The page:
‘West End’ Kendall city would operate with $40 million

UPDATE: This meeting has been cancelled. We imagine it will be rescheduled for a later time.

West End could be the first new municipality to incorporate in Miami-Dade County since the moratorium was lifted in 2012 and since Cutler Bay was incorporated in 2005.

The West End North Municipal Advisory Committee will convene for the third public meeting tonightWest End MAC to review the pros and cons of becoming a city with its own police force and parks department and government and address public issues or concerns. Last month, the committee received a second proposed budget that — surprise, surprise — showed higher potential revenue than the county’s own report at $42.3 million. This could be the last meeting before the incorporation effort goes, with a recommendation from the committee, to the first of two public hearings at the planning and zoning board and then on to the full county commission.

Read related story: Juan Zapata’s ‘West End’ study could portend a new city

It will still need to be approved by voters living within the boundaries.

A seven member committee has been reviewing the potential benefits of incorporating since 2014. West End MAC mapThe area in question an is bounded by Southwest Eighth Street on the north, Southwest 187th Avenue to the west, Southwest 88th Street to the south and Southwest 147th Avenue to the east, with northern portions extending to Southwest 127th Avenue and Florida’s Turnpike. According to the 2010 Census, just short of 130,000 residents live there.

A second MAC for the West End South goes from SW 88th to 152nd streets and from 137th Avenue to the UDB line just past Krome. But they haven’t met since October and may not be as far along as the North group. (Correction: While the county website is not updated for their meetings, a recent story in the Community Papers, brought to my attention by a loyal reader, says the group also meets monthly and is close to having public hearings as well. We’ll get more on that later).

Last month, the MAC North committee reviewed a proposed budget that ranges from $39.9 to $42.3 million, depending on different revenue streams and whether you trust the county numbers or their outside consultant, who projected higher revenues. Incoming that is certain includes $10.8 million in property taxes, $9.3 million in 1/2 cent sales tax dollars, another $3.2 million in shared state revenue, $13 million in utility fees and $2.7 million in franchise fees.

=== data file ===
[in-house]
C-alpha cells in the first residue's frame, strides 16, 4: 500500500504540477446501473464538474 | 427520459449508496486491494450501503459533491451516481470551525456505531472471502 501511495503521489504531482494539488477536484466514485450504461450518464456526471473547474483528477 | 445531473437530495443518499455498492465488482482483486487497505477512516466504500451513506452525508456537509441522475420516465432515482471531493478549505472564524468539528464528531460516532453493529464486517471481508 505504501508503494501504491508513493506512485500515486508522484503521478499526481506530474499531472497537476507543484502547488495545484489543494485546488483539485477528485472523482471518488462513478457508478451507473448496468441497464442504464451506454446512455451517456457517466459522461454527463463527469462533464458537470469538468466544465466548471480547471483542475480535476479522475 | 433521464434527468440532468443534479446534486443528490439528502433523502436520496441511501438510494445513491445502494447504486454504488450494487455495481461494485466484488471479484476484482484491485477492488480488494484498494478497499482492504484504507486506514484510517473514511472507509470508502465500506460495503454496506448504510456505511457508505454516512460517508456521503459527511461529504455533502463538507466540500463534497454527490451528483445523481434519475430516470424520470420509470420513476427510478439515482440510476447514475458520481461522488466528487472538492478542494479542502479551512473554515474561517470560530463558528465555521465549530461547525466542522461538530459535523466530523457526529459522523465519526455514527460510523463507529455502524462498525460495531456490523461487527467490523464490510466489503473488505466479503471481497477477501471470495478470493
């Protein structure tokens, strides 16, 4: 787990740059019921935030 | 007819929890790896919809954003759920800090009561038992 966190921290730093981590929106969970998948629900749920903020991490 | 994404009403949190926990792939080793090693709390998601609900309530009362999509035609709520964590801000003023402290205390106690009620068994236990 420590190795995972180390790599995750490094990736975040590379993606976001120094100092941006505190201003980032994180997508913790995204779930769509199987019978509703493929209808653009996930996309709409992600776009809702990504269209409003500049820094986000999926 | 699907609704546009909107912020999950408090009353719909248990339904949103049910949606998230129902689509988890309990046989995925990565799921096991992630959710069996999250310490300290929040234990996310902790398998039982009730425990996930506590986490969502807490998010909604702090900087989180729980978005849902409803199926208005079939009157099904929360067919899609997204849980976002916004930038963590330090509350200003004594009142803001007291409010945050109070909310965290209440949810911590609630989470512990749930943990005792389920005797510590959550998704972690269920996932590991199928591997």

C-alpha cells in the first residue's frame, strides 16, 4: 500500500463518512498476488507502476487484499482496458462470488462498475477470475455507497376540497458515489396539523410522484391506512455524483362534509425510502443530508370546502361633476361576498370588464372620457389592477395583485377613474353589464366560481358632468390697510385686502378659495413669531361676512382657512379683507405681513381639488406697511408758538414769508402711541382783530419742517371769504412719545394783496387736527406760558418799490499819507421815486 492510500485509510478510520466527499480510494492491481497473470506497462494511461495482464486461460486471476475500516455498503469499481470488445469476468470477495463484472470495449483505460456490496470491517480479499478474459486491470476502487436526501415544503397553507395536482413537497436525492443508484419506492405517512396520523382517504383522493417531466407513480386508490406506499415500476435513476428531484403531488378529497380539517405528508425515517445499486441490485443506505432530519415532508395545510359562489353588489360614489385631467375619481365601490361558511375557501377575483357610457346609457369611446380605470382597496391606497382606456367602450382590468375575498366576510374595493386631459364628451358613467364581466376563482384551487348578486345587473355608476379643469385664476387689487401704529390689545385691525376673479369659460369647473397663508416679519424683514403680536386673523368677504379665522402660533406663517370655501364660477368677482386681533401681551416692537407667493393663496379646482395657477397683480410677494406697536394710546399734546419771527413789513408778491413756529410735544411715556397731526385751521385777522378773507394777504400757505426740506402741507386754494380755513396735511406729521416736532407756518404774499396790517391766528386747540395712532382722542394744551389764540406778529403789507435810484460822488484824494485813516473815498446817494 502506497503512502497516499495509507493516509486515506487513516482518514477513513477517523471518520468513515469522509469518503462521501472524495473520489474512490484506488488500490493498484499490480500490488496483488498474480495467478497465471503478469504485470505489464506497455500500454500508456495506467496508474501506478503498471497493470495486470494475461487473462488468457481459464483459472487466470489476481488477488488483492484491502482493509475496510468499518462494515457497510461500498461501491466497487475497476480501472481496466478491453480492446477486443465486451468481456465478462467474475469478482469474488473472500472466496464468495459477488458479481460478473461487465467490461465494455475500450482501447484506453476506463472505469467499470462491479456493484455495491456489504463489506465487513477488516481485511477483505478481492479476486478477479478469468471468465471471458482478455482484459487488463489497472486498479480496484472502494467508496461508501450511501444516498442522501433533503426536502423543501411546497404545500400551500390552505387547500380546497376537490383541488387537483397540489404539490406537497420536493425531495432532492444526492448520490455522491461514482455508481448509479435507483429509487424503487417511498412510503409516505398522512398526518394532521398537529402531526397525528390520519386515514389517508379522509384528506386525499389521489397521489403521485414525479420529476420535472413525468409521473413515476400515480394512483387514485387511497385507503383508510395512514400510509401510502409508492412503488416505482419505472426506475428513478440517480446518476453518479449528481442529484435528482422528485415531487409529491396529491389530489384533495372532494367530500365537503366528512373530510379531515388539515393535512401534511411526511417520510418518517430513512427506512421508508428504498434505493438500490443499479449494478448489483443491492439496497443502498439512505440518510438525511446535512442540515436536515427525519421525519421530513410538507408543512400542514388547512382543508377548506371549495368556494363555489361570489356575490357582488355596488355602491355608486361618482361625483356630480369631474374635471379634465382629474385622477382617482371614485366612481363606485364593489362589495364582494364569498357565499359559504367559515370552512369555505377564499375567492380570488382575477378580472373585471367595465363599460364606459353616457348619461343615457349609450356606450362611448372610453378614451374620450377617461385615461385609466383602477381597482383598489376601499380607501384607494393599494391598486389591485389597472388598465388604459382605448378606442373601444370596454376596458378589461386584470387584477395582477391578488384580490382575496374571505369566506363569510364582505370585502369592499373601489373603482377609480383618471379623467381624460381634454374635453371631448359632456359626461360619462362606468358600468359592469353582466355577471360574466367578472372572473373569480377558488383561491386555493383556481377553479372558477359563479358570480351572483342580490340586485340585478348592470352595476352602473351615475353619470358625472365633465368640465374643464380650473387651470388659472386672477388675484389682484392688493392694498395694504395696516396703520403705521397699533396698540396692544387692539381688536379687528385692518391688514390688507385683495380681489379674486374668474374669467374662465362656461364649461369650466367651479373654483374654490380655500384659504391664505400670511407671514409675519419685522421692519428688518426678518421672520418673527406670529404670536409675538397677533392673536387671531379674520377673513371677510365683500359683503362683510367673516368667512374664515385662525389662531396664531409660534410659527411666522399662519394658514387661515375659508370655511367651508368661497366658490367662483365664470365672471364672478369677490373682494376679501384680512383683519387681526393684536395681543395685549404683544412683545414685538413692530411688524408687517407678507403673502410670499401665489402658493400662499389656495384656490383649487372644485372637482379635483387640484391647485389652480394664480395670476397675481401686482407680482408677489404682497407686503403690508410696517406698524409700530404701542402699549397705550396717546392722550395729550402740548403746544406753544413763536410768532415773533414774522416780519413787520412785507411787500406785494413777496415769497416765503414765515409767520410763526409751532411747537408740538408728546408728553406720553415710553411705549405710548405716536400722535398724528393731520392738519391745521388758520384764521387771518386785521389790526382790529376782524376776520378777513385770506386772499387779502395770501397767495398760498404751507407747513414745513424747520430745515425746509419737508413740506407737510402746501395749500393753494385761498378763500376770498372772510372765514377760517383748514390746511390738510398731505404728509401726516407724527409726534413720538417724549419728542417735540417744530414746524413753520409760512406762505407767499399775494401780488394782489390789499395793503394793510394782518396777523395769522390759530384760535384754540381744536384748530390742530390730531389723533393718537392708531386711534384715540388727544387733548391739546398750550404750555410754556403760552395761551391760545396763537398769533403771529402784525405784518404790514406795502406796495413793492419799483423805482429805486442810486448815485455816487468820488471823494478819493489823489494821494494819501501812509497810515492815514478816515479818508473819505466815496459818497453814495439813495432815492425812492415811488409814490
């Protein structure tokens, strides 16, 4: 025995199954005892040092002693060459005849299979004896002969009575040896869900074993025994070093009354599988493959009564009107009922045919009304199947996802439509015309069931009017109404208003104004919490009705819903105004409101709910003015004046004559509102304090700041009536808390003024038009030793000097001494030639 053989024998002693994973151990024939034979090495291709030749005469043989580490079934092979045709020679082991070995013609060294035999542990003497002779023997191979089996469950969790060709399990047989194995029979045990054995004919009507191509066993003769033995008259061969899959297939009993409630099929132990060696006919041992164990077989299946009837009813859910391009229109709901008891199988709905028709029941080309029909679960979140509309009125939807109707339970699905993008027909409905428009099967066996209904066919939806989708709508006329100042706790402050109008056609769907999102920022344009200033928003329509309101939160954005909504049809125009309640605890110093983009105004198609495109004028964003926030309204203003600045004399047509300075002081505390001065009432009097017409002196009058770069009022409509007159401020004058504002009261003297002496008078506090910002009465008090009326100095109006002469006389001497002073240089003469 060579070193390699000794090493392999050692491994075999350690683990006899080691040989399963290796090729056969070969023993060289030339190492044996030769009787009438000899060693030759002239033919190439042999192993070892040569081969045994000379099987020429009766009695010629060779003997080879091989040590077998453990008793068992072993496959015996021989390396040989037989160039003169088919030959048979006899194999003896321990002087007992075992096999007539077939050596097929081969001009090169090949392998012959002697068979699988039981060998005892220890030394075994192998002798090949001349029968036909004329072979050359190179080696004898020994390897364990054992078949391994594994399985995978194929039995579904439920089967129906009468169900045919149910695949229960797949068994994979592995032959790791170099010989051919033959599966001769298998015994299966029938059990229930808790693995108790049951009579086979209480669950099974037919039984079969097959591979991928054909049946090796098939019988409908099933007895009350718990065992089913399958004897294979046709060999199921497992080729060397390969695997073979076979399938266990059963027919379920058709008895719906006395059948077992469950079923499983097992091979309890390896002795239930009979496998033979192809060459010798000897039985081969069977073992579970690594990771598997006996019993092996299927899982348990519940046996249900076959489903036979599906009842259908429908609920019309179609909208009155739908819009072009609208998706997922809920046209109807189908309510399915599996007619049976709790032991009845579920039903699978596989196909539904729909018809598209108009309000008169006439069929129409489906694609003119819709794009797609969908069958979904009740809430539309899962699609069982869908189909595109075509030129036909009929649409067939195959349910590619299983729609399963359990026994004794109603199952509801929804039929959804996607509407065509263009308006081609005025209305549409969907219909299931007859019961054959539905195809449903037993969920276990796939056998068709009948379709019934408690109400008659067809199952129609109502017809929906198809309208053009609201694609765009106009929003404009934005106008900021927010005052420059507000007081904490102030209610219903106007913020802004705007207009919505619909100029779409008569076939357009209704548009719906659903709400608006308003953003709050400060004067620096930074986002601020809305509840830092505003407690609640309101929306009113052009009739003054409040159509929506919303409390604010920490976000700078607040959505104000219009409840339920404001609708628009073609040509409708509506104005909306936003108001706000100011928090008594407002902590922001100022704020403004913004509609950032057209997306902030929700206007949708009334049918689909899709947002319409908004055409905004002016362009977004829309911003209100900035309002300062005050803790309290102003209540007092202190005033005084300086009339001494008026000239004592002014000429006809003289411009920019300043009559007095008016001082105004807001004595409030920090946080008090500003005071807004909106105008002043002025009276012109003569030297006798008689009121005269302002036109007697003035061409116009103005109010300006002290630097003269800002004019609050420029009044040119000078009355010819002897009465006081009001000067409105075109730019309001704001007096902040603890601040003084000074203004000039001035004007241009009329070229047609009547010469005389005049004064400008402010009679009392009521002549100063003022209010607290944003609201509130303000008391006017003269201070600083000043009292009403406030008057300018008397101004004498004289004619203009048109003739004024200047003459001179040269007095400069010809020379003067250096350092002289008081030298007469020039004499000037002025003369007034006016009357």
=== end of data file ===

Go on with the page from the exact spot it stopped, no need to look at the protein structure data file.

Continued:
The hypothetical proposed budget shows the largest chunk of the municipal money going to public safety, with $18 million for police. This has always been a main selling point of incorporation, having a more focused and local police force. About $1.5 million each would go to parks and recreation and code enforcement, two services that are going to be key in that area. Almost $2 million are earmarked for a transportation fund. After a half million for the five-member city council and another half mil for a city manager’s office, there will still be almost $5 million left for a reserve fund, according to this hypothetical, proposed budget.

The bottom line pitch is going to be this: The incorporation will not cost property owners any more in taxes.

“The area loses money by being unincorporated,” said Commissioner Juan Zapata, who zapatacommissioned the committee in 2013 and is an unabashed supporter of cityhood. He says his district is a donor district that does not get what it deserves. “The county is extracting value from this area and shortchanging this area. The numbers speak for themselves.

“If people are fine giving up their taxes to other areas, then don’t change it,” he said. “Other people are making decisions for them with their money.”

Read related story: Juan Zapata draws anti incorporation challenger for 2016

This is likely to become an election issue now that Zapata is challenged by two people who want to slow the incorporation down. Then there are some who might say that Zapata is just trying to create a little kingdom for himself to become mayor of. But if you know Zap, you know small town politics are not his thing. The former state rep says thanks but no thanks.

“I’ve said it publicly and I will say it again, I have no interest in being a local, municipal elected official,” he said, adding that, as of right now, he’s sort of the mayor anyway. There are no municipalities in his district, hence no local electeds to battle with.

“It’s even better than being the mayor,” he said.

“This is about the numbers. Look at the numbers. They are not my numbers.”

The proposed budget and report are available online here. 

The meeting begins at 6 p.m. at the Kendale Lakes Library Branch, 15205 SW 88th St. This could be the last meeting before the plan goes to the planning and zoning board for the two public hearings.